Members of Broomfield's City Council Tuesday night authorized a move forward with seeking bids onin 2024. City staff has been working on finding a re-use for the facility for several years, including re-purposing it as a convention space, retail or office space among other ideas, but does not believe there is any move that would work. The council voted to move toward demolition in May of this year.
Staffers Tuesday night brought drawings of potential re-use of the property as well as a nearby parcel, including mixed use development, but told the council such development will take time.
Economic forecasts have shown a downturn ahead in demand for office and retail space in Colorado.
"We were waiting and all the events to start and they, never started," said Tomas Zatloukal, co-owner of the Vinca wine bar and restaurant, which he opened in 2020. At the time, a 1stBank Center manager told him there were events that would put potential customers nearby.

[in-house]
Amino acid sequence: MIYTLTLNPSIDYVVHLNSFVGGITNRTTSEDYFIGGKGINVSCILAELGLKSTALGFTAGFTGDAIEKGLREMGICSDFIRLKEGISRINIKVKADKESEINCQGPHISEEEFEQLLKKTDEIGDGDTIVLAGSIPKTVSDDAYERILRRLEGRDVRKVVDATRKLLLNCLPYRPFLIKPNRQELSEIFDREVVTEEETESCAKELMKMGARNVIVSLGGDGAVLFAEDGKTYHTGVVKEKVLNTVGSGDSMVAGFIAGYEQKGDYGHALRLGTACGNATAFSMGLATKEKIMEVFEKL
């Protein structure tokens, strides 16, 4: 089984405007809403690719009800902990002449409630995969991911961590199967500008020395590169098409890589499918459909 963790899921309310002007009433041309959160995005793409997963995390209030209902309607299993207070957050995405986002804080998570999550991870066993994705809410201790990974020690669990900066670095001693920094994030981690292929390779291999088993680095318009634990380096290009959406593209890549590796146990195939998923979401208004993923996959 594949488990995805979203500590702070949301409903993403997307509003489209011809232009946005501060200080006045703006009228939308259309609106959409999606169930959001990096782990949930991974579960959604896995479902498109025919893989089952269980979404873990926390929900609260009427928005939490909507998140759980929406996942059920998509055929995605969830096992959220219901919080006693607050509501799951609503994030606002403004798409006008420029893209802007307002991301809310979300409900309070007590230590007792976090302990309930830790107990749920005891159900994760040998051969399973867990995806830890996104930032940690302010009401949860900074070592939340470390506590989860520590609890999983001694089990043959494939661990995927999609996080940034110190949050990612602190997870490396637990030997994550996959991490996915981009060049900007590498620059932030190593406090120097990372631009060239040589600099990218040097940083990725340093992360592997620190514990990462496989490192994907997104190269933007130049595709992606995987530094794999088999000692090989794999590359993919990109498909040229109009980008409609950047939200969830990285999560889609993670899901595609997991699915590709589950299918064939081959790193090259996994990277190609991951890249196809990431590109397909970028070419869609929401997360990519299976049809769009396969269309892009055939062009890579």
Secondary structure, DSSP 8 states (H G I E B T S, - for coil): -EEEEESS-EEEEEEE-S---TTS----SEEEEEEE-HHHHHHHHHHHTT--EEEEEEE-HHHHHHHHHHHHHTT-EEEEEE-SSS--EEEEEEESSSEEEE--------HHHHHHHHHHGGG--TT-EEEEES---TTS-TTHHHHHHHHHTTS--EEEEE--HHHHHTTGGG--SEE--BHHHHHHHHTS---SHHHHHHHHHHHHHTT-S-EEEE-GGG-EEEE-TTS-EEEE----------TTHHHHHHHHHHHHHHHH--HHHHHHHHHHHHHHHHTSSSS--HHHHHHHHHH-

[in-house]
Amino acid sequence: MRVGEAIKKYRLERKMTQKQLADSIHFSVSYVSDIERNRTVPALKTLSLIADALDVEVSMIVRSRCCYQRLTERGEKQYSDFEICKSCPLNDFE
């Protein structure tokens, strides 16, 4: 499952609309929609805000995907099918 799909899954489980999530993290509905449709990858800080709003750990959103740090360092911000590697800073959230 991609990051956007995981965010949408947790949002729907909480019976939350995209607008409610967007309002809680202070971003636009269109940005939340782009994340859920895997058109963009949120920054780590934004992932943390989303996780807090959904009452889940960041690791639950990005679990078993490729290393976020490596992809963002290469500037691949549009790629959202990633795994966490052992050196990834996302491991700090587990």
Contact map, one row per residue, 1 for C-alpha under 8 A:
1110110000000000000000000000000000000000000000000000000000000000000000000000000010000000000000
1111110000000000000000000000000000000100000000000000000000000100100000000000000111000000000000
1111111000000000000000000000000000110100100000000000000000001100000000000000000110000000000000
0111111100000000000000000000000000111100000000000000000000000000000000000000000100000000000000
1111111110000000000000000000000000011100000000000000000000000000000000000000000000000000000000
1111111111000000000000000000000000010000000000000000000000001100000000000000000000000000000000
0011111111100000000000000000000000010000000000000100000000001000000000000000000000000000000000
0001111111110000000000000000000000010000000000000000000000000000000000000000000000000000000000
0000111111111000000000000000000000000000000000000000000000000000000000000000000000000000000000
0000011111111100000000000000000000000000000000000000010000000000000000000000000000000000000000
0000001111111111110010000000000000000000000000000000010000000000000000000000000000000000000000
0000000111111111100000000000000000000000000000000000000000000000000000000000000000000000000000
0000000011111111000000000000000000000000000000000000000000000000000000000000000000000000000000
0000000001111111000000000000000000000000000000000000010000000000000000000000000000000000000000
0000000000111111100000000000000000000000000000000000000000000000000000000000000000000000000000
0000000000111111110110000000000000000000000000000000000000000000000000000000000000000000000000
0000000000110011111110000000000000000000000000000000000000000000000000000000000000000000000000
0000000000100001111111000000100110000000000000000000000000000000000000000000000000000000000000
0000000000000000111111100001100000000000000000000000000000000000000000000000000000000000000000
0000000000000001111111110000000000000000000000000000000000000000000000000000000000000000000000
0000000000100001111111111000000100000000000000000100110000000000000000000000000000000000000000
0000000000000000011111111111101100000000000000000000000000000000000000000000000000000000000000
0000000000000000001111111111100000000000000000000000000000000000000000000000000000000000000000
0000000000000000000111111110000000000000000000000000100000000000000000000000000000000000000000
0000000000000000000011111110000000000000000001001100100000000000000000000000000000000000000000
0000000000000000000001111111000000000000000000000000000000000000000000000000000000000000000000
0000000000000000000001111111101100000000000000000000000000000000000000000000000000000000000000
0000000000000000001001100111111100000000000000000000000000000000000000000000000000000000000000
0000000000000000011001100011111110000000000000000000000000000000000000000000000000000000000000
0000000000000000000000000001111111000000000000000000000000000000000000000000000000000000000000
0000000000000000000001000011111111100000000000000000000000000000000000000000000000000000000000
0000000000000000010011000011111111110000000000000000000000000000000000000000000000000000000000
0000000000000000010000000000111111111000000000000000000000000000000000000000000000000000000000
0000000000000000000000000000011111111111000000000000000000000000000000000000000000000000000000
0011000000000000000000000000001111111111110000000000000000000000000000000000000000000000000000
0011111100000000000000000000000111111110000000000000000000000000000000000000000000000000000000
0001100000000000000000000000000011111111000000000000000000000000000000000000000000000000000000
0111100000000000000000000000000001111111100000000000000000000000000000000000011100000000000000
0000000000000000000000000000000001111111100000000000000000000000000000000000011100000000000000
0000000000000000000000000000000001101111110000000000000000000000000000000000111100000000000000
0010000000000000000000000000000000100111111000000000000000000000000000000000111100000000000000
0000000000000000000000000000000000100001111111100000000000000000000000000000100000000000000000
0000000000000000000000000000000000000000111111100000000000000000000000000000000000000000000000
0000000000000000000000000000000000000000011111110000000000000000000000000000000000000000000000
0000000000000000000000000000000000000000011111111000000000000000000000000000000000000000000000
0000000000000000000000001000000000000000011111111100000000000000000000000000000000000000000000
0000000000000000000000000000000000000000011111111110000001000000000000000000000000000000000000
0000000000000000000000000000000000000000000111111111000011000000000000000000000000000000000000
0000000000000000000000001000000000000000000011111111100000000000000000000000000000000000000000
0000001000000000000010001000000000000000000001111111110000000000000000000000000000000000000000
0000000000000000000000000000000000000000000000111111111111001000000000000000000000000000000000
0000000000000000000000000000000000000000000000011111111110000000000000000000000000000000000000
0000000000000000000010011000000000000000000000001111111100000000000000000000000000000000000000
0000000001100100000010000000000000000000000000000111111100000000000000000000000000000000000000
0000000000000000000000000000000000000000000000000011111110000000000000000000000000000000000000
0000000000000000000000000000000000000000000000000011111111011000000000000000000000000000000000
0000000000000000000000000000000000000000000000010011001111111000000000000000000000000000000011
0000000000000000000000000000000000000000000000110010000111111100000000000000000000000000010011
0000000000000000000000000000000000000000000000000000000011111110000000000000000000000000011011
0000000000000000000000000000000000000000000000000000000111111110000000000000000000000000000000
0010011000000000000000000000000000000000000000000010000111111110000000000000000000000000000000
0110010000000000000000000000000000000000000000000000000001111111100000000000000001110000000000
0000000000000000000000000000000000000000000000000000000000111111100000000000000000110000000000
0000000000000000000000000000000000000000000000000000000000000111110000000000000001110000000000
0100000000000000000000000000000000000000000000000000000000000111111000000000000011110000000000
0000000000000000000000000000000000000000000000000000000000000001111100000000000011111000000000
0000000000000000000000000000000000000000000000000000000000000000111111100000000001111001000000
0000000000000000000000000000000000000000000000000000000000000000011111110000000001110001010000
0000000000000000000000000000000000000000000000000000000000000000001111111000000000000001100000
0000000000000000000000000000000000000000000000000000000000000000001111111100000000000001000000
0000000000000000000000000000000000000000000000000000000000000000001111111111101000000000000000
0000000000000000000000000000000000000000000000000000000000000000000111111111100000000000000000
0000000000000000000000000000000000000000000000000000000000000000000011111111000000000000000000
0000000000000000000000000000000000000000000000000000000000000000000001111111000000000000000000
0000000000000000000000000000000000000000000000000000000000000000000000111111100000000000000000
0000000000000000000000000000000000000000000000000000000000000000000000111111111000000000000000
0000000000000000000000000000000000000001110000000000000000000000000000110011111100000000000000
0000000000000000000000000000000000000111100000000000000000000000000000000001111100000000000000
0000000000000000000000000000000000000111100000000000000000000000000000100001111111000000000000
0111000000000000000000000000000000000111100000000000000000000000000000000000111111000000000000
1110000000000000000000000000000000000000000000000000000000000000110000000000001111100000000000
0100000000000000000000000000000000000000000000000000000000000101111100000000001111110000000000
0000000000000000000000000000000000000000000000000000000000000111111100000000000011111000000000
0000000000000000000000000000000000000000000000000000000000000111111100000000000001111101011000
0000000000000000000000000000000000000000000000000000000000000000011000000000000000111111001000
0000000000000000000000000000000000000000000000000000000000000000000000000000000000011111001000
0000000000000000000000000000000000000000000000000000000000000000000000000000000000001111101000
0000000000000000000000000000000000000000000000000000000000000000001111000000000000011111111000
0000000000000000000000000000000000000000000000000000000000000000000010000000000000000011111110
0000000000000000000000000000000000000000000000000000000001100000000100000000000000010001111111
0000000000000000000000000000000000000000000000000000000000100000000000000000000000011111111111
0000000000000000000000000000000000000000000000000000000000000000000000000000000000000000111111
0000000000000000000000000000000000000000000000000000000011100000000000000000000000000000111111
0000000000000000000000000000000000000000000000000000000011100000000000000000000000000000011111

"That would be every week if you have fifty per year," said Zatloukal. "But then the reality is different. But that's how it works in life sometimes."
1stBank Center was constructed in year between 2005 and 2006. Initially its backers claimed it would draw concerts and sporting events. A report prepared for the city council indicates, the arena was, "Underutilized, never realizing the estimated 180-190 annual events for which it was constructed."
Now, maintenance and repair continues to cost the city and county of Broomfield money. The bonds issued to construct it 17 years ago are still not paid off and staff reported Tuesday night that there is still over $40 million to pay off in addition to the costs of demolition which probably start in the range of $2 million. Staffers will seek estimates on disassembly as well as demolition. The former will take longer, but there may be recyclable materials that could be salvaged.
"It's never been really much of anything. Maybe a little bit of a nuisance during some of the louder concerts," said Trent Thompson who lives in a building directly across the street. "I've always said that my best hope would be some sort of a park."
City staffers told the council there was also interest in recreation on the land. No decisions have been made on what should replace it, but so far it has not been easy for council to undo what has become a failure of the past.
"Nobody ran on demolishing the 1st Bank Center," said Ward 1 council member James Marsh-Holschen.
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